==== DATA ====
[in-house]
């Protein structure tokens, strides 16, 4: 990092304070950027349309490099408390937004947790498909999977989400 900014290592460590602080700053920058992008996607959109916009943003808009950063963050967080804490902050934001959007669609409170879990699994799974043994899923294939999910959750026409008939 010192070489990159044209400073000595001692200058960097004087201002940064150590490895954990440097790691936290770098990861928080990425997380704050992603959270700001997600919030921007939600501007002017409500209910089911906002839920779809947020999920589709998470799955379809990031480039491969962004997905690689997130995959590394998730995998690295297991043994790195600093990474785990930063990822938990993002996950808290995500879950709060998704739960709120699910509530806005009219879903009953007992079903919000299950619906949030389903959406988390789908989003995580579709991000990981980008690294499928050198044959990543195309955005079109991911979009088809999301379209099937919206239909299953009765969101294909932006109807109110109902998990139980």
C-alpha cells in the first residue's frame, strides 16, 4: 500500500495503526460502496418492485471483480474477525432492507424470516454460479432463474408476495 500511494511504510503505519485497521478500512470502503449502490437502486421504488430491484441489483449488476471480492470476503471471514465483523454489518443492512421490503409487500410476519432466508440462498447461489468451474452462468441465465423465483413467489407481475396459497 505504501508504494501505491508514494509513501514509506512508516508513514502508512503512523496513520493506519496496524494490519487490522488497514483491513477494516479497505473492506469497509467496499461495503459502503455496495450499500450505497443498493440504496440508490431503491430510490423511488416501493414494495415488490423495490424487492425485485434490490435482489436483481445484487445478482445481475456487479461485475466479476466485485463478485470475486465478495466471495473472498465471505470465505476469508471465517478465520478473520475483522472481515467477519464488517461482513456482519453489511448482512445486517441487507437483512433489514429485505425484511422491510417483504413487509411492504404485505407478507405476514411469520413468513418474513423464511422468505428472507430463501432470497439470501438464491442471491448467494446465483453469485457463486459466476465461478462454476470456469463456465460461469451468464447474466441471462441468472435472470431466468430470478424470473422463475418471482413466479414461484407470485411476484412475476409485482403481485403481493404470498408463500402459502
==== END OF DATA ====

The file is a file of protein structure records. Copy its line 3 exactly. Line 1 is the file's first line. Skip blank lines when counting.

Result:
C-alpha cells in the first residue's frame, strides 16, 4: 500500500495503526460502496418492485471483480474477525432492507424470516454460479432463474408476495 500511494511504510503505519485497521478500512470502503449502490437502486421504488430491484441489483449488476471480492470476503471471514465483523454489518443492512421490503409487500410476519432466508440462498447461489468451474452462468441465465423465483413467489407481475396459497 505504501508504494501505491508514494509513501514509506512508516508513514502508512503512523496513520493506519496496524494490519487490522488497514483491513477494516479497505473492506469497509467496499461495503459502503455496495450499500450505497443498493440504496440508490431503491430510490423511488416501493414494495415488490423495490424487492425485485434490490435482489436483481445484487445478482445481475456487479461485475466479476466485485463478485470475486465478495466471495473472498465471505470465505476469508471465517478465520478473520475483522472481515467477519464488517461482513456482519453489511448482512445486517441487507437483512433489514429485505425484511422491510417483504413487509411492504404485505407478507405476514411469520413468513418474513423464511422468505428472507430463501432470497439470501438464491442471491448467494446465483453469485457463486459466476465461478462454476470456469463456465460461469451468464447474466441471462441468472435472470431466468430470478424470473422463475418471482413466479414461484407470485411476484412475476409485482403481485403481493404470498408463500402459502